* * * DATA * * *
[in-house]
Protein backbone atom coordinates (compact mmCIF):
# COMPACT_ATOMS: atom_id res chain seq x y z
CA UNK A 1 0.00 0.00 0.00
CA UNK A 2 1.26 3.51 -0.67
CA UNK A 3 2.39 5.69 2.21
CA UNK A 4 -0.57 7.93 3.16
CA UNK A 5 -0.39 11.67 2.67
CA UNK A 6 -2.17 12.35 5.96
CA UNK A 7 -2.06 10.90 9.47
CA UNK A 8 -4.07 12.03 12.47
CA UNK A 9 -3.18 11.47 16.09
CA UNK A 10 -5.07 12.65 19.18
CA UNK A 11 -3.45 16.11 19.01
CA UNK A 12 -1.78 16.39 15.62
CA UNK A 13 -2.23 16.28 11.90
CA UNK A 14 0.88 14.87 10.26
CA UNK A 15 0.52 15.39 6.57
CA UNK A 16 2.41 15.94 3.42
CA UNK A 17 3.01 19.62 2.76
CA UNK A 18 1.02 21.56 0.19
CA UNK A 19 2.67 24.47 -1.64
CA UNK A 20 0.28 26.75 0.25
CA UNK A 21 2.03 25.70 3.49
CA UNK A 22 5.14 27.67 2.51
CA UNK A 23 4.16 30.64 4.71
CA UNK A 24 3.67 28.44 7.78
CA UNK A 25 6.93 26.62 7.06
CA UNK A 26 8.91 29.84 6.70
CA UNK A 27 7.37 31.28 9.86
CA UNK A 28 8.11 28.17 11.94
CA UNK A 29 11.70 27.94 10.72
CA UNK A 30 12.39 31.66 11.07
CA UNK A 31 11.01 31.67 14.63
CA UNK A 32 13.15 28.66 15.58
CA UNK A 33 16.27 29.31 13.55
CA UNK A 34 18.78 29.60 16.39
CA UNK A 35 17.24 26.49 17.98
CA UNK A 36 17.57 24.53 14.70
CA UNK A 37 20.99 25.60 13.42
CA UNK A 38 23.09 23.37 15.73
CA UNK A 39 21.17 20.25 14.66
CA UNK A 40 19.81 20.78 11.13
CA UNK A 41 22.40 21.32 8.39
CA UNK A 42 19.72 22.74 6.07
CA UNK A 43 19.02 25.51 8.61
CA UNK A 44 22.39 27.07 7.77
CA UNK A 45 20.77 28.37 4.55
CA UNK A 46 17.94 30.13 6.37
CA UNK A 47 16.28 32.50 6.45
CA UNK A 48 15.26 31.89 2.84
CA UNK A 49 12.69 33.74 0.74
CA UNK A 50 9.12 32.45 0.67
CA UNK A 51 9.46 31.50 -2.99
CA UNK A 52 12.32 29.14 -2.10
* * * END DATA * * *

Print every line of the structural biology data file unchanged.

[in-house]
Protein backbone atom coordinates (compact mmCIF):
# COMPACT_ATOMS: atom_id res chain seq x y z
CA UNK A 1 0.00 0.00 0.00
CA UNK A 2 1.26 3.51 -0.67
CA UNK A 3 2.39 5.69 2.21
CA UNK A 4 -0.57 7.93 3.16
CA UNK A 5 -0.39 11.67 2.67
CA UNK A 6 -2.17 12.35 5.96
CA UNK A 7 -2.06 10.90 9.47
CA UNK A 8 -4.07 12.03 12.47
CA UNK A 9 -3.18 11.47 16.09
CA UNK A 10 -5.07 12.65 19.18
CA UNK A 11 -3.45 16.11 19.01
CA UNK A 12 -1.78 16.39 15.62
CA UNK A 13 -2.23 16.28 11.90
CA UNK A 14 0.88 14.87 10.26
CA UNK A 15 0.52 15.39 6.57
CA UNK A 16 2.41 15.94 3.42
CA UNK A 17 3.01 19.62 2.76
CA UNK A 18 1.02 21.56 0.19
CA UNK A 19 2.67 24.47 -1.64
CA UNK A 20 0.28 26.75 0.25
CA UNK A 21 2.03 25.70 3.49
CA UNK A 22 5.14 27.67 2.51
CA UNK A 23 4.16 30.64 4.71
CA UNK A 24 3.67 28.44 7.78
CA UNK A 25 6.93 26.62 7.06
CA UNK A 26 8.91 29.84 6.70
CA UNK A 27 7.37 31.28 9.86
CA UNK A 28 8.11 28.17 11.94
CA UNK A 29 11.70 27.94 10.72
CA UNK A 30 12.39 31.66 11.07
CA UNK A 31 11.01 31.67 14.63
CA UNK A 32 13.15 28.66 15.58
CA UNK A 33 16.27 29.31 13.55
CA UNK A 34 18.78 29.60 16.39
CA UNK A 35 17.24 26.49 17.98
CA UNK A 36 17.57 24.53 14.70
CA UNK A 37 20.99 25.60 13.42
CA UNK A 38 23.09 23.37 15.73
CA UNK A 39 21.17 20.25 14.66
CA UNK A 40 19.81 20.78 11.13
CA UNK A 41 22.40 21.32 8.39
CA UNK A 42 19.72 22.74 6.07
CA UNK A 43 19.02 25.51 8.61
CA UNK A 44 22.39 27.07 7.77
CA UNK A 45 20.77 28.37 4.55
CA UNK A 46 17.94 30.13 6.37
CA UNK A 47 16.28 32.50 6.45
CA UNK A 48 15.26 31.89 2.84
CA UNK A 49 12.69 33.74 0.74
CA UNK A 50 9.12 32.45 0.67
CA UNK A 51 9.46 31.50 -2.99
CA UNK A 52 12.32 29.14 -2.10